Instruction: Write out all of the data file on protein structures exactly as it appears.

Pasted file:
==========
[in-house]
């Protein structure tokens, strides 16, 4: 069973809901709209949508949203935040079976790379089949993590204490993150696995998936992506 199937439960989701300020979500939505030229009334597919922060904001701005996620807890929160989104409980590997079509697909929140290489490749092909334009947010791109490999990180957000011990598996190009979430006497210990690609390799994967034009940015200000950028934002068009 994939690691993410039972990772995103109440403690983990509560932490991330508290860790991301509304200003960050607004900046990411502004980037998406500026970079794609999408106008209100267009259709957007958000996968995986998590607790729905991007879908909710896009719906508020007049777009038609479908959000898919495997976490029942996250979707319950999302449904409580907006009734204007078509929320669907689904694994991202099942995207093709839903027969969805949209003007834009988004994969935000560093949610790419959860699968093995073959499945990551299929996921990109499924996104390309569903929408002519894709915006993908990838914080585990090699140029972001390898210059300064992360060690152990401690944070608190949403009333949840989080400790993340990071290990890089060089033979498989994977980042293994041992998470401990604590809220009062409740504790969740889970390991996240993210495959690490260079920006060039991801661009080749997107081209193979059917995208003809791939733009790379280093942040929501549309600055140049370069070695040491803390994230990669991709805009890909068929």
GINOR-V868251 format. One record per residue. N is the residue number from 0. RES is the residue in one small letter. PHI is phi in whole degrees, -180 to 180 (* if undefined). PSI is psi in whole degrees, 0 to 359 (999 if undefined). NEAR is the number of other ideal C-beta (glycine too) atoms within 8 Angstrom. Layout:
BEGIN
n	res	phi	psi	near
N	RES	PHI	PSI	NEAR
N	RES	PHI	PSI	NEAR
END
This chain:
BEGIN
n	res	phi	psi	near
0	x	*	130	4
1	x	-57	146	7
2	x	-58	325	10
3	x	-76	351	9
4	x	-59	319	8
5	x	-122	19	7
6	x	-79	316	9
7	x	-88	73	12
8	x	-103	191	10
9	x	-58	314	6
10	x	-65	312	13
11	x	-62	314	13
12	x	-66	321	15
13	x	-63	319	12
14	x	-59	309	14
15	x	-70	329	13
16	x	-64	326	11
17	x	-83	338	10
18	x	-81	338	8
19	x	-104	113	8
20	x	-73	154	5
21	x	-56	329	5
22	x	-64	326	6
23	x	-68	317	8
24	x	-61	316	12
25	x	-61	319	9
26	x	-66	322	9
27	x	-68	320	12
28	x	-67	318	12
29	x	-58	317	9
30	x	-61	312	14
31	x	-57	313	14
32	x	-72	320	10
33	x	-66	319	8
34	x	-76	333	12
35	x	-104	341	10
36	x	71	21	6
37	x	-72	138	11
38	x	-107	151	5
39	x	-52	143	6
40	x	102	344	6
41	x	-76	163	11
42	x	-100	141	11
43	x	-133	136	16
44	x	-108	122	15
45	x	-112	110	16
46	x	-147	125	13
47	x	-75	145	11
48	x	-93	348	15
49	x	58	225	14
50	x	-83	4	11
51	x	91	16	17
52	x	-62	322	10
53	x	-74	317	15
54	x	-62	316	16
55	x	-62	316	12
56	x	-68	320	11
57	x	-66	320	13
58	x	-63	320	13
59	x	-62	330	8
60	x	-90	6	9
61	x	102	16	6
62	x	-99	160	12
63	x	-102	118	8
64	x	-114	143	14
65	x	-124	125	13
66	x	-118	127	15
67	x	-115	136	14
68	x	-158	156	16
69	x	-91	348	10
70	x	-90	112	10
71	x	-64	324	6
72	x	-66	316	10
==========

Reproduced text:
[in-house]
């Protein structure tokens, strides 16, 4: 069973809901709209949508949203935040079976790379089949993590204490993150696995998936992506 199937439960989701300020979500939505030229009334597919922060904001701005996620807890929160989104409980590997079509697909929140290489490749092909334009947010791109490999990180957000011990598996190009979430006497210990690609390799994967034009940015200000950028934002068009 994939690691993410039972990772995103109440403690983990509560932490991330508290860790991301509304200003960050607004900046990411502004980037998406500026970079794609999408106008209100267009259709957007958000996968995986998590607790729905991007879908909710896009719906508020007049777009038609479908959000898919495997976490029942996250979707319950999302449904409580907006009734204007078509929320669907689904694994991202099942995207093709839903027969969805949209003007834009988004994969935000560093949610790419959860699968093995073959499945990551299929996921990109499924996104390309569903929408002519894709915006993908990838914080585990090699140029972001390898210059300064992360060690152990401690944070608190949403009333949840989080400790993340990071290990890089060089033979498989994977980042293994041992998470401990604590809220009062409740504790969740889970390991996240993210495959690490260079920006060039991801661009080749997107081209193979059917995208003809791939733009790379280093942040929501549309600055140049370069070695040491803390994230990669991709805009890909068929």
GINOR-V868251 format. One record per residue. N is the residue number from 0. RES is the residue in one small letter. PHI is phi in whole degrees, -180 to 180 (* if undefined). PSI is psi in whole degrees, 0 to 359 (999 if undefined). NEAR is the number of other ideal C-beta (glycine too) atoms within 8 Angstrom. Layout:
BEGIN
n	res	phi	psi	near
N	RES	PHI	PSI	NEAR
N	RES	PHI	PSI	NEAR
END
This chain:
BEGIN
n	res	phi	psi	near
0	x	*	130	4
1	x	-57	146	7
2	x	-58	325	10
3	x	-76	351	9
4	x	-59	319	8
5	x	-122	19	7
6	x	-79	316	9
7	x	-88	73	12
8	x	-103	191	10
9	x	-58	314	6
10	x	-65	312	13
11	x	-62	314	13
12	x	-66	321	15
13	x	-63	319	12
14	x	-59	309	14
15	x	-70	329	13
16	x	-64	326	11
17	x	-83	338	10
18	x	-81	338	8
19	x	-104	113	8
20	x	-73	154	5
21	x	-56	329	5
22	x	-64	326	6
23	x	-68	317	8
24	x	-61	316	12
25	x	-61	319	9
26	x	-66	322	9
27	x	-68	320	12
28	x	-67	318	12
29	x	-58	317	9
30	x	-61	312	14
31	x	-57	313	14
32	x	-72	320	10
33	x	-66	319	8
34	x	-76	333	12
35	x	-104	341	10
36	x	71	21	6
37	x	-72	138	11
38	x	-107	151	5
39	x	-52	143	6
40	x	102	344	6
41	x	-76	163	11
42	x	-100	141	11
43	x	-133	136	16
44	x	-108	122	15
45	x	-112	110	16
46	x	-147	125	13
47	x	-75	145	11
48	x	-93	348	15
49	x	58	225	14
50	x	-83	4	11
51	x	91	16	17
52	x	-62	322	10
53	x	-74	317	15
54	x	-62	316	16
55	x	-62	316	12
56	x	-68	320	11
57	x	-66	320	13
58	x	-63	320	13
59	x	-62	330	8
60	x	-90	6	9
61	x	102	16	6
62	x	-99	160	12
63	x	-102	118	8
64	x	-114	143	14
65	x	-124	125	13
66	x	-118	127	15
67	x	-115	136	14
68	x	-158	156	16
69	x	-91	348	10
70	x	-90	112	10
71	x	-64	324	6
72	x	-66	316	10